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Transcriptional selectors, masters, and combinatorial codes: regulatory principles of neural subtype specification
University of British Columbia, Canada.
Linköping University, Department of Clinical and Experimental Medicine, Division of Microbiology and Molecular Medicine. Linköping University, Faculty of Medicine and Health Sciences.
2015 (English)In: WILEY INTERDISCIPLINARY REVIEWS-DEVELOPMENTAL BIOLOGY, ISSN 1759-7684, Vol. 4, no 5, 505-528 p.Article, review/survey (Refereed) Published
Abstract [en]

The broad range of tissue and cellular diversity of animals is generated to a large extent by the hierarchical deployment of sequence-specific transcription factors and co-factors (collectively referred to as TFs herein) during development. Our understanding of these developmental processes has been facilitated by the recognition that the activities of many TFs can be meaningfully described by a few functional categories that usefully convey a sense for how the TFs function, and also provides a sense for the regulatory organization of the developmental processes in which they participate. Here, we draw on examples from studies in Caenorhabditis elegans, Drosophila melanogaster, and vertebrates to discuss how the terms spatial selector, temporal selector, tissue/cell type selector, terminal selector and combinatorial code may be usefully applied to categorize the activities of TFs at critical steps of nervous system construction. While we believe that these functional categories are useful for understanding the organizational principles by which TFs direct nervous system construction, we however caution against the assumption that a TFs function can be solely or fully defined by any single functional category. Indeed, most TFs play diverse roles within different functional categories, and their roles can blur the lines we draw between these categories. Regardless, it is our belief that the concepts discussed here are helpful in clarifying the regulatory complexities of nervous system development, and hope they prove useful when interpreting mutant phenotypes, designing future experiments, and programming specific neuronal cell types for use in therapies.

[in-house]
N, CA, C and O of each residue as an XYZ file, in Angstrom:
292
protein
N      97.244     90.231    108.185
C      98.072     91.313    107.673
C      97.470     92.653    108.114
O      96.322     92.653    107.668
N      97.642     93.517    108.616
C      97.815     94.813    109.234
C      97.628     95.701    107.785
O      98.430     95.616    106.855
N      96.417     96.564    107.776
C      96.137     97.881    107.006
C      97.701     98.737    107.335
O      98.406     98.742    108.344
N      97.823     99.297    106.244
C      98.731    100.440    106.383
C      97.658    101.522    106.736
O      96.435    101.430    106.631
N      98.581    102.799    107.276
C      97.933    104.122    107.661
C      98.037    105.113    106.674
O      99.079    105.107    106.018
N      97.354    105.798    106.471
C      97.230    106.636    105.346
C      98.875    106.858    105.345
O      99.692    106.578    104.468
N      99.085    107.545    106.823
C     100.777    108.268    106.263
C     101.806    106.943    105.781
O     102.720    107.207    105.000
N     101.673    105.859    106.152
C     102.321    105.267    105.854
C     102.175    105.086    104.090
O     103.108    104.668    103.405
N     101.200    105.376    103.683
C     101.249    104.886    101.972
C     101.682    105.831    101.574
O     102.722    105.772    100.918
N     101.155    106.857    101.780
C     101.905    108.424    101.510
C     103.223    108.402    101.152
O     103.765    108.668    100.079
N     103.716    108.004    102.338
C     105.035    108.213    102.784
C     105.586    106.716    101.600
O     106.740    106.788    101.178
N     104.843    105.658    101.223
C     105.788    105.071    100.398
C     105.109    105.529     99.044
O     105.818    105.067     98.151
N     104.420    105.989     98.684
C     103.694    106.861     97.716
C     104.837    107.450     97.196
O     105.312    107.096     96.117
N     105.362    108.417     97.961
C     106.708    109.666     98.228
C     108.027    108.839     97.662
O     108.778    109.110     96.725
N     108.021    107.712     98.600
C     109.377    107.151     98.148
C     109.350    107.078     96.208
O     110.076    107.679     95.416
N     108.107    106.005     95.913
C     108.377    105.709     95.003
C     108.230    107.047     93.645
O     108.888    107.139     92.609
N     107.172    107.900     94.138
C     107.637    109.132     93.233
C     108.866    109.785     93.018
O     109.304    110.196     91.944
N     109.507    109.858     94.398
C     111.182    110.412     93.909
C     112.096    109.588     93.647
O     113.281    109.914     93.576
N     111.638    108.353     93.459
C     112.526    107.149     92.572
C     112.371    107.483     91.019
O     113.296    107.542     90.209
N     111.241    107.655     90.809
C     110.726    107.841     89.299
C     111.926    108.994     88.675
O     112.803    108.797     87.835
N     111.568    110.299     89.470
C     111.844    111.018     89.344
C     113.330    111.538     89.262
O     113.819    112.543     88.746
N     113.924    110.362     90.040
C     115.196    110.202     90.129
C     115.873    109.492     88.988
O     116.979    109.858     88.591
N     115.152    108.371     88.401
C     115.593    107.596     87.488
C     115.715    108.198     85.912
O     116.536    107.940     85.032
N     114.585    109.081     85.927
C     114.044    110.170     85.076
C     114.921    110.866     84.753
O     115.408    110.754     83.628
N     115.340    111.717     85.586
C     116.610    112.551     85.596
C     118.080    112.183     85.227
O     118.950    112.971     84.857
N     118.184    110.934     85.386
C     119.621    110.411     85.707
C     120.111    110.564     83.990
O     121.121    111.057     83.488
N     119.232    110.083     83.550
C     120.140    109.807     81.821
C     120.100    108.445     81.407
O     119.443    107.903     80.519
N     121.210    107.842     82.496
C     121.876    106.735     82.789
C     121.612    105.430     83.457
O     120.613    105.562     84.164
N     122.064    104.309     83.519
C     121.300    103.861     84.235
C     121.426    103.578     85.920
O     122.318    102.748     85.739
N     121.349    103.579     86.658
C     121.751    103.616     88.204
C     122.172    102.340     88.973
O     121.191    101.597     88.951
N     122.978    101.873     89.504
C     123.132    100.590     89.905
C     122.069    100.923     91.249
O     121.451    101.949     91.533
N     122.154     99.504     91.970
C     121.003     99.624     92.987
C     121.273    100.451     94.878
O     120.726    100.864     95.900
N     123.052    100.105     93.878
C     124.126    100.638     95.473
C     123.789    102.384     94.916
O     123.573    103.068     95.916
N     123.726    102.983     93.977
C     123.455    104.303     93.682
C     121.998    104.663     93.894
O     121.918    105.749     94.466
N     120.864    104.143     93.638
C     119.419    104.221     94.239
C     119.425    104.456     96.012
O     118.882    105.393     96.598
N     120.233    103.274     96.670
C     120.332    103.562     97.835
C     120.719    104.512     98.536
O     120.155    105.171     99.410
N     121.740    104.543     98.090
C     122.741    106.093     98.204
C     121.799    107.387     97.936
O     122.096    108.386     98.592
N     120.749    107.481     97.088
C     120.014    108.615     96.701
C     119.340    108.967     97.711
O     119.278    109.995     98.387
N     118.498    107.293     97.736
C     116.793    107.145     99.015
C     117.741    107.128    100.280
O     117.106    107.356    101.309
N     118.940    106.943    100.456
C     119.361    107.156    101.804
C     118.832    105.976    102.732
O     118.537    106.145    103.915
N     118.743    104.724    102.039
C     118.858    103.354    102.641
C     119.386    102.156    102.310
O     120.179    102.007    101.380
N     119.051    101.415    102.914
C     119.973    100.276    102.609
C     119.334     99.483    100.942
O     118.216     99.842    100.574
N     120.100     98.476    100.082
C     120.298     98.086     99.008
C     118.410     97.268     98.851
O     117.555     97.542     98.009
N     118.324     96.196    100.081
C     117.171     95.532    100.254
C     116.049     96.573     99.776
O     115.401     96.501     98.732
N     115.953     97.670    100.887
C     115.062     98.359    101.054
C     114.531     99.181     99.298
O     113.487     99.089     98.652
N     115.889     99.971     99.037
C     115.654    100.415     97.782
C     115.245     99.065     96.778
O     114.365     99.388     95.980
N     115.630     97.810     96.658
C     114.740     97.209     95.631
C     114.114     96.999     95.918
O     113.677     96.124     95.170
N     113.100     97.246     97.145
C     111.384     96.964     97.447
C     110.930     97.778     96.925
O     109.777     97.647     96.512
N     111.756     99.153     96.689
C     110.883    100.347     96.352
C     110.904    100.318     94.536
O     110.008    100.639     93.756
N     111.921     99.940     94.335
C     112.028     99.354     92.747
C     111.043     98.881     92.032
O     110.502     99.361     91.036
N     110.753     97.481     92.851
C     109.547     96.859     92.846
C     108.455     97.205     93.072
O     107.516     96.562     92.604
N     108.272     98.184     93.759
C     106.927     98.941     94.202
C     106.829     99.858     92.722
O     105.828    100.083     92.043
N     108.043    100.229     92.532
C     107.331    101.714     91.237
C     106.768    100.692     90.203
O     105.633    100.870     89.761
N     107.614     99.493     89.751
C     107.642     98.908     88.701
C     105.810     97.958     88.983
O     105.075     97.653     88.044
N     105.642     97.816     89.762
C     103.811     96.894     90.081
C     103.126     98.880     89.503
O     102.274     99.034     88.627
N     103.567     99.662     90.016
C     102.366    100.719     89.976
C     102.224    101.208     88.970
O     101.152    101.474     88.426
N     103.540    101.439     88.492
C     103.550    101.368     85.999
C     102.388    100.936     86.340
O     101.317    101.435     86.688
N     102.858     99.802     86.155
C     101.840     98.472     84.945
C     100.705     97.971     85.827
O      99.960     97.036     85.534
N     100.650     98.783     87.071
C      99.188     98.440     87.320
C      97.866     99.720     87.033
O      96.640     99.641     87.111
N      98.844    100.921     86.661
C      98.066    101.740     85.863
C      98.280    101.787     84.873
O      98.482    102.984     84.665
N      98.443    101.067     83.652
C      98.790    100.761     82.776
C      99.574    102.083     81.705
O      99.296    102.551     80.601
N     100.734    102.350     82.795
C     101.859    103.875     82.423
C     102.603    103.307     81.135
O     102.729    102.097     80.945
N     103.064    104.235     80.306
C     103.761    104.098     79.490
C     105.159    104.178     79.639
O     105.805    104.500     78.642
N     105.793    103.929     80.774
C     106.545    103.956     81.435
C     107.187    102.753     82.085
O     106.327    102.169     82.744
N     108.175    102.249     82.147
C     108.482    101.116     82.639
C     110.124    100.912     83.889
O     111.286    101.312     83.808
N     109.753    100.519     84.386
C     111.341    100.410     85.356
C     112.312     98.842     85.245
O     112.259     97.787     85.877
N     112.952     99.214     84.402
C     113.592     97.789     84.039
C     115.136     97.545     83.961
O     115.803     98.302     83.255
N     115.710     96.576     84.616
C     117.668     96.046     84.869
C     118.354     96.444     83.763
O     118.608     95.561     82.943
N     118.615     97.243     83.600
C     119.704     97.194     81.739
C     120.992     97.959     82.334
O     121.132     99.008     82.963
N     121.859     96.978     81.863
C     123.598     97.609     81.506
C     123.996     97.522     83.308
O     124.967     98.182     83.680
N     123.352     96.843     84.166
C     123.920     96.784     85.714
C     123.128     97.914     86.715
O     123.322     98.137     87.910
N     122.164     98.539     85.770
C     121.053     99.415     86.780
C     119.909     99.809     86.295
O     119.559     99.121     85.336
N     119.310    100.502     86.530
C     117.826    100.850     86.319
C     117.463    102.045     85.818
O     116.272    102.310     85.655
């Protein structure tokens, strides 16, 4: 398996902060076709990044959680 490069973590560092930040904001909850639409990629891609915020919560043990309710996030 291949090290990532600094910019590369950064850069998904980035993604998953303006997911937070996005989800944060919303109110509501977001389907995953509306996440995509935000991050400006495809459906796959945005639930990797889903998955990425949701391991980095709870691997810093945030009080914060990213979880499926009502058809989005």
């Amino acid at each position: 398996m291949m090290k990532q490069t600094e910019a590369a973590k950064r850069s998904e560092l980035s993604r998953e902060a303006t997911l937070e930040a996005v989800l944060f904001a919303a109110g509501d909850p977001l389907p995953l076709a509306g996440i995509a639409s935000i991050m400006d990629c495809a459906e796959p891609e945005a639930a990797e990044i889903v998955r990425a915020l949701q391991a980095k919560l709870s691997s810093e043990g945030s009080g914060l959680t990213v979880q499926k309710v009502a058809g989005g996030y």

Place, publisher, year, edition, pages
Wiley , 2015. Vol. 4, no 5, 505-528 p.
National Category
Clinical Medicine
URN: urn:nbn:se:liu:diva-120857DOI: 10.1002/wdev.191ISI: 000359429900004PubMedID: 25855098OAI: diva2:849464

Funding Agencies|Swedish Research Council; Knut and Alice Wallenberg Foundation; Swedish Cancer Foundation; Swedish Royal Academy of Sciences; Canadian Institutes of Health Research; National Sciences and Engineering Research Council of Canada

Available from: 2015-08-28 Created: 2015-08-28 Last updated: 2015-09-03

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